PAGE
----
Clams, like most mollusks, also have open circulatory systems, which means that their organs are surrounded by watery blood that contains nutrients and oxygen.
Bivalves tend to be filter-feeders. They lack a radula and feed by siphoning and filtering large organic matter from water, using their gills. Clams eat plankton by filter feeding, and they themselves are eaten by small sharks and squid. In the life cycle of the bivalve, the free-swimming veliger larva (characteristic of mollusks) feed on plankton before settling down.
Most hard clams live just four to eight years, but the clam species Arctica Atlantica has been known to live 200 to 300 years (Mahr 2007). In October 2007, an Arctica islandica clam caught off the coast of Iceland was discovered to be at least 405 years old,and was declared the world's oldest living animal by researchers from Bangor University.
The giant clam (Tridacna gigas) is the largest living bivalve mollusk. One of a number of large clam species native to the shallow coral reefs of the South Pacific and Indian oceans, they can weigh more than 227 kilograms (500 pounds), measure as much as 1.2 meters (four feet) across, and have an average lifespan in the wild of 100 years or more (NG 2008). Sessile in adulthood, the creature's mantle tissues act as a habitat for the symbiotic single-celled dinoflagellate algae (zooxanthellae) from which it gets its nutrition. By day, the clam spreads out its mantle tissue so that the algae receive the sunlight they need to photosynthesize.
The term clam often is used in terms of edible bivalves. In culinary use, the term "clam" most often refers to the hard-shell clam Mercenaria mercenaria but it may refer to several other species, such as the soft-shell clam, Mya arenaria. The Manila clam, Tapes philippinarum, is important as a food source worldwide, including in Canada as an introduced species important for fishery and aquaculture industries. China is the largest producer of clams.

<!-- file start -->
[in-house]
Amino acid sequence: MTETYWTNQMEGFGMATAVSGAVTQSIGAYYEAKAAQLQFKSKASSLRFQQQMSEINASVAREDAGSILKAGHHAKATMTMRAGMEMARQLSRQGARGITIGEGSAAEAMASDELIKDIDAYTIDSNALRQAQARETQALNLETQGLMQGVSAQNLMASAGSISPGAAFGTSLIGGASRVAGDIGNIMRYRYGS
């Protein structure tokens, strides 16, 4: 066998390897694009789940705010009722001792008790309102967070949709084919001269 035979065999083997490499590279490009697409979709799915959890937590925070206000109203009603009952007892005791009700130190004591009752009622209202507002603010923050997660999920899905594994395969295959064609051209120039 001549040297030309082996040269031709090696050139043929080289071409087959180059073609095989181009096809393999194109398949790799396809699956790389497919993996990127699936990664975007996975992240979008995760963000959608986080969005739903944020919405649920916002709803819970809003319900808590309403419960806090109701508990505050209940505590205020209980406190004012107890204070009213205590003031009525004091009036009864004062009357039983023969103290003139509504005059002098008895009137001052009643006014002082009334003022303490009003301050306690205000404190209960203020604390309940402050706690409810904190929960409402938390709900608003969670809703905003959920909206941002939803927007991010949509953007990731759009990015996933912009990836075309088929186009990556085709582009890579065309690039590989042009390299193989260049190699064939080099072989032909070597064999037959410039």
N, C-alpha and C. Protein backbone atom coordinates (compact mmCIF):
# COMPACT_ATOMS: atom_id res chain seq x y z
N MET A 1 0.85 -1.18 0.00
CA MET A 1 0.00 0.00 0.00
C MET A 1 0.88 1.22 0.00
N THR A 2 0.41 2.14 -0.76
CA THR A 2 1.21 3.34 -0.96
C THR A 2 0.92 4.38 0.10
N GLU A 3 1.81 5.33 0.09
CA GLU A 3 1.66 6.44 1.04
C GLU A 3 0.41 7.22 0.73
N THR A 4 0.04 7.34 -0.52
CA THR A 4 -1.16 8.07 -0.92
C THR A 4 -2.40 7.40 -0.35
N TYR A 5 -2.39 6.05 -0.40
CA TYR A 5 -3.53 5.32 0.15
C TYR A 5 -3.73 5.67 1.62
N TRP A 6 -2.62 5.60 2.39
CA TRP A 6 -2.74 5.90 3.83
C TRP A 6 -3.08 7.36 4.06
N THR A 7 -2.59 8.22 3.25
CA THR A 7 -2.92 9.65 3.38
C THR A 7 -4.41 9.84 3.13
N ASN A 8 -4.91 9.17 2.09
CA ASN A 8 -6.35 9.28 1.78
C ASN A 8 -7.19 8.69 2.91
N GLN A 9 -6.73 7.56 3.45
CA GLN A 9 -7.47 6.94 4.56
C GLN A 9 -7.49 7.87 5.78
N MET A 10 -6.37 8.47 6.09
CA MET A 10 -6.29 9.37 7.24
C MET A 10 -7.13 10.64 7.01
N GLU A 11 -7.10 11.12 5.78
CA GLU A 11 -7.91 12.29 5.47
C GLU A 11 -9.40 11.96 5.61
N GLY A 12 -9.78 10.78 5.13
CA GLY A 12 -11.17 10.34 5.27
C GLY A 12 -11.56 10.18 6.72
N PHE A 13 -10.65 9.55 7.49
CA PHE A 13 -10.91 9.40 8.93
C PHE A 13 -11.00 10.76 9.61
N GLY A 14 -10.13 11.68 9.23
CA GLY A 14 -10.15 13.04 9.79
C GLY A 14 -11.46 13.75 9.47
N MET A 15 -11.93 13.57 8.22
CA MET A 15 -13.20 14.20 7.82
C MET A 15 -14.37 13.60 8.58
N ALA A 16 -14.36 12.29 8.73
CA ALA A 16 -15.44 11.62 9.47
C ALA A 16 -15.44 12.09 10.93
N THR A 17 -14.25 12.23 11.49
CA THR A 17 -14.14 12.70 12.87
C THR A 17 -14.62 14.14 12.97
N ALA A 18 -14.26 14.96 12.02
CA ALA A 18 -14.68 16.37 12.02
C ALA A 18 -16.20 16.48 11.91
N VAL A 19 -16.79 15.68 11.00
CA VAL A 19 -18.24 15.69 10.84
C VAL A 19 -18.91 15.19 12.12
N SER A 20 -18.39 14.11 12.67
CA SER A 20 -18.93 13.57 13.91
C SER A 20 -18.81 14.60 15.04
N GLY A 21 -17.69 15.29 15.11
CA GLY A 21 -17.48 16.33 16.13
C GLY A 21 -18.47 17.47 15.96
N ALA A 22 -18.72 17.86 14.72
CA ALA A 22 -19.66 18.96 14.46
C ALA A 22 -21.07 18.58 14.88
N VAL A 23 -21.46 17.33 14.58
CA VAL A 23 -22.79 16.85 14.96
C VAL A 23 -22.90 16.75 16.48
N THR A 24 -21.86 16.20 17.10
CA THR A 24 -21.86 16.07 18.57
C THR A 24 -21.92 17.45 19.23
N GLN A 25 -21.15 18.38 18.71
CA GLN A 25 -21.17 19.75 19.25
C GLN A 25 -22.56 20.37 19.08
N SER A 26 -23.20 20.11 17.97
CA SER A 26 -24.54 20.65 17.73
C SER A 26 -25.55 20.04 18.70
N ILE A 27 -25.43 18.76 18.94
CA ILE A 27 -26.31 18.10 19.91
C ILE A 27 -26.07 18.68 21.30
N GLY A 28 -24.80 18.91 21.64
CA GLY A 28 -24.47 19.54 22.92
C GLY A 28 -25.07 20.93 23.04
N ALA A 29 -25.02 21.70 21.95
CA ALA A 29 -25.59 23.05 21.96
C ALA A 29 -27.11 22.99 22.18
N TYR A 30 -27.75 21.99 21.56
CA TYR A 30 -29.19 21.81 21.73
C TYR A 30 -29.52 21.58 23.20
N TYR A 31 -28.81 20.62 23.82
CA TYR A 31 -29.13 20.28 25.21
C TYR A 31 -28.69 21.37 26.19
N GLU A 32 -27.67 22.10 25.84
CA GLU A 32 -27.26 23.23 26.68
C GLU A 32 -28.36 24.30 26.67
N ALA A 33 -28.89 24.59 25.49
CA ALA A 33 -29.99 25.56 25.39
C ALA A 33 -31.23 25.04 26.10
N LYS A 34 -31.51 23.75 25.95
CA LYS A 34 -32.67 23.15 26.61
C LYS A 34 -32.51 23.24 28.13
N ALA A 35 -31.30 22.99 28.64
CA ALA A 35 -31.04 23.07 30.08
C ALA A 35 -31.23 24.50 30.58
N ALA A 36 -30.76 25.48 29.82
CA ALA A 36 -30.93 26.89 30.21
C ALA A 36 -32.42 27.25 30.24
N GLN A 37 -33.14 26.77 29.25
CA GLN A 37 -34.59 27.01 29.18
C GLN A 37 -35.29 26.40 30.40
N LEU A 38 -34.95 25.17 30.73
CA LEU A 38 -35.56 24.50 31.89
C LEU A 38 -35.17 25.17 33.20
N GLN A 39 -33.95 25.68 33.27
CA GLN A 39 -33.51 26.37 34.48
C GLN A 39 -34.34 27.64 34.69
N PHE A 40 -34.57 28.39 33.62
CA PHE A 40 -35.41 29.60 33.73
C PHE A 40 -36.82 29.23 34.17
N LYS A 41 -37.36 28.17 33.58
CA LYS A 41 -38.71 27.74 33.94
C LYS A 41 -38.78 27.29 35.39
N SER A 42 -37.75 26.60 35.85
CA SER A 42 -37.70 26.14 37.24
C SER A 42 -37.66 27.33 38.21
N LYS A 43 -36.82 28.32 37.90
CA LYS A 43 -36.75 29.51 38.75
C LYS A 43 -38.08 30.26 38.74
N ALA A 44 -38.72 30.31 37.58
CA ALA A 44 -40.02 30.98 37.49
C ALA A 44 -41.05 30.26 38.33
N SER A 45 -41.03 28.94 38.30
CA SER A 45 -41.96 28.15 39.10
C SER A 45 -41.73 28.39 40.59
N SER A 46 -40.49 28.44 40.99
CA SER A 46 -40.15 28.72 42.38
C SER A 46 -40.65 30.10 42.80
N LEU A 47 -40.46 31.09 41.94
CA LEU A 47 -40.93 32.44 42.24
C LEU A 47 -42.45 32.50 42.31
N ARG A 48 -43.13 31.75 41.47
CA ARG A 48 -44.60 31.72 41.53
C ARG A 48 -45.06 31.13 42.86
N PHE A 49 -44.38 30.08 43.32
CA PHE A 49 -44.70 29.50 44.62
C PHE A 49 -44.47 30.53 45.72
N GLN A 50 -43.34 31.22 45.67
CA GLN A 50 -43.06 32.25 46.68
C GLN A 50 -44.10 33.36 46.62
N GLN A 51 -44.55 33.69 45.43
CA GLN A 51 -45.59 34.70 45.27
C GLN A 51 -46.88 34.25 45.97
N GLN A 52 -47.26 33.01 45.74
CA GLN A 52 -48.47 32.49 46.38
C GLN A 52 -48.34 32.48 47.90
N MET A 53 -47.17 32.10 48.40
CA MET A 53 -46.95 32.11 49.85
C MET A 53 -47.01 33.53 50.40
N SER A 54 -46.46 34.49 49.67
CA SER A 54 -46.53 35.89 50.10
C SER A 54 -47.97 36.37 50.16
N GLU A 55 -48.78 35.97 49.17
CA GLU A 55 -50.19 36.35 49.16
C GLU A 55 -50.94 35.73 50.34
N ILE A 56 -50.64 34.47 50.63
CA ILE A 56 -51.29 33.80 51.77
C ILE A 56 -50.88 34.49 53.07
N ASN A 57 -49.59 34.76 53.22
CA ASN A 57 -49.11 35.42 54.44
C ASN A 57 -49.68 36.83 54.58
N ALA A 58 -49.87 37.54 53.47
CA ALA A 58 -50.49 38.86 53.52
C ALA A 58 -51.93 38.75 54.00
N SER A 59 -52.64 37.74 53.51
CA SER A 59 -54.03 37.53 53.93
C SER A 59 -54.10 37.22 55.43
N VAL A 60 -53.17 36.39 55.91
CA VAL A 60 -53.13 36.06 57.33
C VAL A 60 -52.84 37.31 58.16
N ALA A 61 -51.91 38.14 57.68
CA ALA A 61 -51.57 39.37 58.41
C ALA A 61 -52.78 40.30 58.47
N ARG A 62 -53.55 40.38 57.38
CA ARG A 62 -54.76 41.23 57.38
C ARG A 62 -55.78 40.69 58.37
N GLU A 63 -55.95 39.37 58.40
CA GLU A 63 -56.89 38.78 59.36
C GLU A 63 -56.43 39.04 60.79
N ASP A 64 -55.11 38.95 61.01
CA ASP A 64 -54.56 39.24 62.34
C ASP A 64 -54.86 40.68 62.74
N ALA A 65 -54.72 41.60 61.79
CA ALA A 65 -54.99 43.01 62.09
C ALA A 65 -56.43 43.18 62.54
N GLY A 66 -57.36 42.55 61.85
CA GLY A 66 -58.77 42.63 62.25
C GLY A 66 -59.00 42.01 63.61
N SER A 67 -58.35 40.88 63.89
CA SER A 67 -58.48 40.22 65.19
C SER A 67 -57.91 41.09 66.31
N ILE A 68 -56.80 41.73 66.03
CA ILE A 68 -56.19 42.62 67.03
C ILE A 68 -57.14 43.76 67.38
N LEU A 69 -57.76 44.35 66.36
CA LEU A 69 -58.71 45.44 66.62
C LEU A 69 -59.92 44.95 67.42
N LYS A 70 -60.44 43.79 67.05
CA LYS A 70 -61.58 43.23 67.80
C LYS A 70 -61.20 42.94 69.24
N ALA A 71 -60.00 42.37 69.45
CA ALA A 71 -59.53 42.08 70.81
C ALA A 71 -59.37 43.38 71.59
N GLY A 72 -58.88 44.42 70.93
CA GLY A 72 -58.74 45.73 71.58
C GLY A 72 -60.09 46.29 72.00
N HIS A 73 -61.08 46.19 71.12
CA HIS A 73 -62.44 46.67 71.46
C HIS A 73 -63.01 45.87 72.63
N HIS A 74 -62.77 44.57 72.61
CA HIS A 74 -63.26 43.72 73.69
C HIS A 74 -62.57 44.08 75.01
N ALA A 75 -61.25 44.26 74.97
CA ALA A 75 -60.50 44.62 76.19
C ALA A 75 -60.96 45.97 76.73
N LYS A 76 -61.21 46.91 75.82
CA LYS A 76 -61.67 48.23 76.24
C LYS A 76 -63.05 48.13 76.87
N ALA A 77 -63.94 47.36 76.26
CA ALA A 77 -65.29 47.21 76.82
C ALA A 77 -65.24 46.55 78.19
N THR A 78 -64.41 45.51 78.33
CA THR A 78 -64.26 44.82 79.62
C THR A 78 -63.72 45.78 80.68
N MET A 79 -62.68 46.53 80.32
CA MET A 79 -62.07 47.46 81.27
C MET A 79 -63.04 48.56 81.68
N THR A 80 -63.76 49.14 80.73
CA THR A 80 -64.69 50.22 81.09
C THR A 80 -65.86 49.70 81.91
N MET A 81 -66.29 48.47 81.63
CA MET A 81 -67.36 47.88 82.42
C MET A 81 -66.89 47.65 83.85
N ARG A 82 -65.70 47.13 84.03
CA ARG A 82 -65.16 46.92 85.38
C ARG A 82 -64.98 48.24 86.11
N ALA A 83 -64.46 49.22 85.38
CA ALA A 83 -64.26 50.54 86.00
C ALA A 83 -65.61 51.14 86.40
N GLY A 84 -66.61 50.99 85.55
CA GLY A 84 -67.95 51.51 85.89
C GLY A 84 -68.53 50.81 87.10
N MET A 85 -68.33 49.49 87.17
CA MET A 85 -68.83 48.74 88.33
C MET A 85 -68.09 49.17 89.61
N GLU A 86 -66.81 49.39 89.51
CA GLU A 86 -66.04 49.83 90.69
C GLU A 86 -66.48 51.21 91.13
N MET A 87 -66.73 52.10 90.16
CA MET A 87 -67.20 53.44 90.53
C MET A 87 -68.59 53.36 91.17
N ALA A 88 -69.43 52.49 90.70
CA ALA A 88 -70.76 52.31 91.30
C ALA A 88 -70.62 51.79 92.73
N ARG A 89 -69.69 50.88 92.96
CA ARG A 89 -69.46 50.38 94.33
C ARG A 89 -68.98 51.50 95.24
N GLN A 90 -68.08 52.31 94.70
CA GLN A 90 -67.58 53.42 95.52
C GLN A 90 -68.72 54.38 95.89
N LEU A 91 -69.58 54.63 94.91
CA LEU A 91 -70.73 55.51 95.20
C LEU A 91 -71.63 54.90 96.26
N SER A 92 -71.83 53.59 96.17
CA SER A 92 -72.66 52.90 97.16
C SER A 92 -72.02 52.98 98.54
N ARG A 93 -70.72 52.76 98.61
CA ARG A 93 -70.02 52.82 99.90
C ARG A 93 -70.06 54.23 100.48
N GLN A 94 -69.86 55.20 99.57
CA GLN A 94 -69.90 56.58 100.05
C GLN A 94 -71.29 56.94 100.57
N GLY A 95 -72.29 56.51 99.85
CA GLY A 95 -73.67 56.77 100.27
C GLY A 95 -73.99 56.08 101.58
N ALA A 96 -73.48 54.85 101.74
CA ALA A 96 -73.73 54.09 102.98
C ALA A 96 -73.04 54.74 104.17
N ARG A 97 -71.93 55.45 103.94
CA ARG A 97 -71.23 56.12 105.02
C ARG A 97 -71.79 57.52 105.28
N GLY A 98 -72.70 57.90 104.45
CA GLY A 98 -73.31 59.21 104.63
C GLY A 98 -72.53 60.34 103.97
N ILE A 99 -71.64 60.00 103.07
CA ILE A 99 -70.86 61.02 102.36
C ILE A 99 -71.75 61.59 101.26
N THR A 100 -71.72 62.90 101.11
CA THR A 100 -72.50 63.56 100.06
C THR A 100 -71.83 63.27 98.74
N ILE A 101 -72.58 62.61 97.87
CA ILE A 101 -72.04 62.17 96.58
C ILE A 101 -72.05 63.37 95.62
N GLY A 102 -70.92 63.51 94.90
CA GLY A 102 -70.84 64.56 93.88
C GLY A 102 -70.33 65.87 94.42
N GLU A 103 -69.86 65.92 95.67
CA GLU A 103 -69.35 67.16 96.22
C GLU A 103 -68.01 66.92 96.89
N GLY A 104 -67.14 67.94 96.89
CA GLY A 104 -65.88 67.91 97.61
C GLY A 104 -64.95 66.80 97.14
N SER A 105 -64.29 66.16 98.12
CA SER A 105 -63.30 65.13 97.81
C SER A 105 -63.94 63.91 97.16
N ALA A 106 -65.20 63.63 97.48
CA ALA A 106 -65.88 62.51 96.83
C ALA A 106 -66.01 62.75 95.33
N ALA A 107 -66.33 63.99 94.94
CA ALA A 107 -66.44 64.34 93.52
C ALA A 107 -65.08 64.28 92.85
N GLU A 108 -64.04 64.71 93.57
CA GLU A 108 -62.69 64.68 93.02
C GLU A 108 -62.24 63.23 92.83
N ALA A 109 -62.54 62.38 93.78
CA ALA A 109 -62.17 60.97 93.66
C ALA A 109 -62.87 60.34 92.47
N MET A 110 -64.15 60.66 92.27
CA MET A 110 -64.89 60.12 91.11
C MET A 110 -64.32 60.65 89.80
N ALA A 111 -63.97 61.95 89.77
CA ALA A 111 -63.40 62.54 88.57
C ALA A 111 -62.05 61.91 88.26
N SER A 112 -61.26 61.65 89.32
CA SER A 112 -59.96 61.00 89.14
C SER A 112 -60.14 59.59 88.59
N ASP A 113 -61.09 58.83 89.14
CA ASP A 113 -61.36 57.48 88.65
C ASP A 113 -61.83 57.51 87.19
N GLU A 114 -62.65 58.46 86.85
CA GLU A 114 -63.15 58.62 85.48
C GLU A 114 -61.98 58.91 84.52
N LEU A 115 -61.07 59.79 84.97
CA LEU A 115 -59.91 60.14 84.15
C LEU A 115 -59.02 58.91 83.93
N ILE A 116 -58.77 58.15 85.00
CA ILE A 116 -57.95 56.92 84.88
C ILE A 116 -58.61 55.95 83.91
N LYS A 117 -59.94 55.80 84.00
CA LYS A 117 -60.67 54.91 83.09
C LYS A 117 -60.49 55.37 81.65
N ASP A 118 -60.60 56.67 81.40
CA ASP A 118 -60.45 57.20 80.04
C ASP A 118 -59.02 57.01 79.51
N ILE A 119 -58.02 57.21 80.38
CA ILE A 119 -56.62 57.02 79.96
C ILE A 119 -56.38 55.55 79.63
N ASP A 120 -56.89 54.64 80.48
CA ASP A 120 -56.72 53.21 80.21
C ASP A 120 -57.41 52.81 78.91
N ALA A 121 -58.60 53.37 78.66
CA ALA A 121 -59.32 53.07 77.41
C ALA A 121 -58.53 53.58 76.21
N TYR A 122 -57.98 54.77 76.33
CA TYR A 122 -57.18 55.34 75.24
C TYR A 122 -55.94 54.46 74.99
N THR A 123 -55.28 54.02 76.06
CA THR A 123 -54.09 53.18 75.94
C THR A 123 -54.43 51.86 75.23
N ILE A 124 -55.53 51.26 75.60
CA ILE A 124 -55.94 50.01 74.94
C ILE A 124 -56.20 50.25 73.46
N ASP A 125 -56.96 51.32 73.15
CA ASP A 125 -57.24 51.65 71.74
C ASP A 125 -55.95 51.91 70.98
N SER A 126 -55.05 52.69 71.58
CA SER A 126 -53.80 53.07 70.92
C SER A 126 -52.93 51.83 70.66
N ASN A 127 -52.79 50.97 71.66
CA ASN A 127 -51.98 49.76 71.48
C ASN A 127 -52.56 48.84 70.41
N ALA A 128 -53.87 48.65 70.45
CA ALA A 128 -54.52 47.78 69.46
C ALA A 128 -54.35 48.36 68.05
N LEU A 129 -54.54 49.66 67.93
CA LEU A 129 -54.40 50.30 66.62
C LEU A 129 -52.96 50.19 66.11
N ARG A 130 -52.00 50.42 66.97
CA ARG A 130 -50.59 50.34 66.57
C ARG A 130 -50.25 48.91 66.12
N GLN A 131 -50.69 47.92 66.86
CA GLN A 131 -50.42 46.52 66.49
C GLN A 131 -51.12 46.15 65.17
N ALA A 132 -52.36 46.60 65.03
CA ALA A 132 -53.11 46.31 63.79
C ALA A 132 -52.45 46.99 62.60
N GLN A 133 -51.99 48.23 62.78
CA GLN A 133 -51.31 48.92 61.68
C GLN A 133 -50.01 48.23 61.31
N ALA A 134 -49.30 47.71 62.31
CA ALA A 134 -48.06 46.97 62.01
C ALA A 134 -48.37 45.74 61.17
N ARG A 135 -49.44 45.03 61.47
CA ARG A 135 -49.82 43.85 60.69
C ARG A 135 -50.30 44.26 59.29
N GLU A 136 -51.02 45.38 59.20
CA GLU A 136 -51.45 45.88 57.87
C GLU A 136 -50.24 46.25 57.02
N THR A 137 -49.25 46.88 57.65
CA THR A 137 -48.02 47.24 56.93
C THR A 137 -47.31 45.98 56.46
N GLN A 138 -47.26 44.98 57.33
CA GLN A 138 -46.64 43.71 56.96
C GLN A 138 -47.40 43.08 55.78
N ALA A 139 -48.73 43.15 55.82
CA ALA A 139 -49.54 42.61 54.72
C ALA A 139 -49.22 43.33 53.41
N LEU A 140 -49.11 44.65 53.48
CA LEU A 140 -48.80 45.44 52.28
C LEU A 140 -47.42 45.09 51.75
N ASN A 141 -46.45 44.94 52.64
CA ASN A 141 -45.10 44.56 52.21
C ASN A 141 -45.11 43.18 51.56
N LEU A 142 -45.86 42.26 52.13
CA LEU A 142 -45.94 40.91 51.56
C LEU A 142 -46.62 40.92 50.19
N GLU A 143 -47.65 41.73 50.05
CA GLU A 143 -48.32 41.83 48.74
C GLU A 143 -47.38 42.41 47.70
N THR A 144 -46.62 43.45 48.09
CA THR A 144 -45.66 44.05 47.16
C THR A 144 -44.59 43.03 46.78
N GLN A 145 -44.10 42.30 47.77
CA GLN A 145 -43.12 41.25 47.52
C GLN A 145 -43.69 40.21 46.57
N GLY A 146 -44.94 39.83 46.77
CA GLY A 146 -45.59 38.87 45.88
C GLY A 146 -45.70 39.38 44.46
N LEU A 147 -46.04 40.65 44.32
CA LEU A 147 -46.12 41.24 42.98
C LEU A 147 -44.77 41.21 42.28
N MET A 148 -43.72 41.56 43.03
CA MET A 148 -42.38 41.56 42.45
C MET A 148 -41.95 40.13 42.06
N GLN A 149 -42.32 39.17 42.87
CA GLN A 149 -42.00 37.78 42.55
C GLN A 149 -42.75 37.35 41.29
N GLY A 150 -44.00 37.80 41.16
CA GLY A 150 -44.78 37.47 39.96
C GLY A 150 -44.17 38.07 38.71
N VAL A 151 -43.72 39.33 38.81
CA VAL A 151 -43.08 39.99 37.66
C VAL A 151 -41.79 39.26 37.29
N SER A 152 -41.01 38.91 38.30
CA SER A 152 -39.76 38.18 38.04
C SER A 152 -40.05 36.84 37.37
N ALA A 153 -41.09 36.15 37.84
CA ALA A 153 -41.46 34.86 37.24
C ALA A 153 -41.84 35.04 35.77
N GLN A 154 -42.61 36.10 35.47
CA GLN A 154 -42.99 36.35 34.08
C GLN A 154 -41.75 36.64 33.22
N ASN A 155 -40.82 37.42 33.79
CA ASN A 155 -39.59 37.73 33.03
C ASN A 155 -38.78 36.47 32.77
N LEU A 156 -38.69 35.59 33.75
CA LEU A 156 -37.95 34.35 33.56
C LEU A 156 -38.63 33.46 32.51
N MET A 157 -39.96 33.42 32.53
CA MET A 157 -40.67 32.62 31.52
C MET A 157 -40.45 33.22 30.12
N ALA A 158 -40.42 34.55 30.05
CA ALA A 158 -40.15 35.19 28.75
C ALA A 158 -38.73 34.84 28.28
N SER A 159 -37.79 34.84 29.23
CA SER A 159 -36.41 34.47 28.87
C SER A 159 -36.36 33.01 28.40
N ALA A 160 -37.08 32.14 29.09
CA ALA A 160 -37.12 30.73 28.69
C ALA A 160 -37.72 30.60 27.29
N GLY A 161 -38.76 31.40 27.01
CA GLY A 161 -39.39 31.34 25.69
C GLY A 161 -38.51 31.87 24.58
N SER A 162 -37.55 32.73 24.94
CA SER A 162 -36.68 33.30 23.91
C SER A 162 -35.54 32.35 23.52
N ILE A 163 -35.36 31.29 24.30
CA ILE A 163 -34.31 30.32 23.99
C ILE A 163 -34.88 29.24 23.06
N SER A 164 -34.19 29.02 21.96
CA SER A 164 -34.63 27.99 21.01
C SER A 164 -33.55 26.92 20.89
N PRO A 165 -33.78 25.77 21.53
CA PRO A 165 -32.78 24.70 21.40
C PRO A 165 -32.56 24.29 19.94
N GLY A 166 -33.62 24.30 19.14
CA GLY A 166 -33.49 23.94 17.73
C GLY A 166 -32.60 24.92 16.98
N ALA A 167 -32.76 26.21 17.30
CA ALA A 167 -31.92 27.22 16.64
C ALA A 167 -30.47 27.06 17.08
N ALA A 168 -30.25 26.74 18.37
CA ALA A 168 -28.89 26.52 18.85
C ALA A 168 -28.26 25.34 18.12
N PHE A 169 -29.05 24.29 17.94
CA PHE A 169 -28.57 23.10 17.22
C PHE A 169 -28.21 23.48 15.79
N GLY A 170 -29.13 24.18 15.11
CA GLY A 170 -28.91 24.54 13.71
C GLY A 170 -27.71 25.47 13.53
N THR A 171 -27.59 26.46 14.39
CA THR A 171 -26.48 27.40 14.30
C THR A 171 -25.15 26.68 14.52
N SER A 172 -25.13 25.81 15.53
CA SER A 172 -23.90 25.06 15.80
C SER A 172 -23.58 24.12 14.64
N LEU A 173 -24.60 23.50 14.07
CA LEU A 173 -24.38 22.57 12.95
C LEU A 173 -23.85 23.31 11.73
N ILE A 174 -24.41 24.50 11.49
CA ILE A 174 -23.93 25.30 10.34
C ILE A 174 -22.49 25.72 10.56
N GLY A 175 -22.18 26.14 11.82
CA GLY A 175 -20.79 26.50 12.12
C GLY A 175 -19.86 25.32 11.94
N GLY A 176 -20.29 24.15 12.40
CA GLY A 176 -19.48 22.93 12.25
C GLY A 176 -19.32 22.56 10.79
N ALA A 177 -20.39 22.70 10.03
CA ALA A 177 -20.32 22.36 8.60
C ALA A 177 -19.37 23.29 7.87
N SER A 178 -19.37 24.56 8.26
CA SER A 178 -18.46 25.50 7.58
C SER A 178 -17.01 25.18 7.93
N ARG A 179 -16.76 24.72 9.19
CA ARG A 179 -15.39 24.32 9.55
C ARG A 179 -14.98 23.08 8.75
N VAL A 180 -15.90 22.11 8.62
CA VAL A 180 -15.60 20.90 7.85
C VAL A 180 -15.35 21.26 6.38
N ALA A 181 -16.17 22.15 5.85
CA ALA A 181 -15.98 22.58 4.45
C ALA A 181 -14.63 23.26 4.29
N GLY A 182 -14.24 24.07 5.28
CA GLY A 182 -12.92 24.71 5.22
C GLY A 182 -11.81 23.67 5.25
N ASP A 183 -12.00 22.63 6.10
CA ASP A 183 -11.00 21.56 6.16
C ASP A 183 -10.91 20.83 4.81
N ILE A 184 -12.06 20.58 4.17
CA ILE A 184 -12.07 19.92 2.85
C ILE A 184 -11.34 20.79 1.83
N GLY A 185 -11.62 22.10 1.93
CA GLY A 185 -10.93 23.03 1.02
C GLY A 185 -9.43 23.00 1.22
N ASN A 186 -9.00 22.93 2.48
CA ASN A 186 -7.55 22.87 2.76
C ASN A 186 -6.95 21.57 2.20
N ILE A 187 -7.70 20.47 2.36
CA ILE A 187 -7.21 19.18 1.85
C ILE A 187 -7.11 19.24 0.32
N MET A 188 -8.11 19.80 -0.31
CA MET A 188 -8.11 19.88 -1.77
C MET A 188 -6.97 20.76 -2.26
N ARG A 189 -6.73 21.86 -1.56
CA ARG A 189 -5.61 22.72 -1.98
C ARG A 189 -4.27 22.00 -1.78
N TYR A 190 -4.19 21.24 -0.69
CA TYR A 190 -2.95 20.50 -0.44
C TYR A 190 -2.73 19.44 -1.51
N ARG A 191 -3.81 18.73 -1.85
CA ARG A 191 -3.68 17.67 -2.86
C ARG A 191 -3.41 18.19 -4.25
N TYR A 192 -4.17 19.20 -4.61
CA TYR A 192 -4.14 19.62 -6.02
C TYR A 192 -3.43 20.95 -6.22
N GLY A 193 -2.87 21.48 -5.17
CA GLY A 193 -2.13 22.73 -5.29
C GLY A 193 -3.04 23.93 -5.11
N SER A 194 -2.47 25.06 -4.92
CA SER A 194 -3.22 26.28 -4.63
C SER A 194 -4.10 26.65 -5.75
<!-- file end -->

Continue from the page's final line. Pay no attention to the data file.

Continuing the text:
In North America, the two main varieties of clams with respect to culinary use are designated "hard-shell clams" and "soft-shell clams" (Herbst 2001). Hard-shell clams found on the East Coast, also known as quahog, come in three sizes: littleneck clams (shell diameter less than two inches), cherrystone clam (about two-and-a-half inches), and chowder clam (a shell diameters of at least three inches) (Herbst 2001). Hard-shell clam varieties on the West coast include the pacific littleneck clam and the Pismo clam (Tivela stultorum). Soft-shelled clams, also called soft clams, have shells, but they are thin and brittle and they do not completely close their shell because of the extending siphon (Herbst 2001). The razor clam and the geoduck clam are examples of soft-shelled clams (Herbst 2001). When buying fresh in their shells, it is recommended to make sure the hard-shell clams have their shell tightly closes (or snap it shut when tapped lightly) and that the soft-shell clam moves when its rubbery neck (siphon) is lightly touched (Herbst 2001). Clams also are sold shucked and frozen.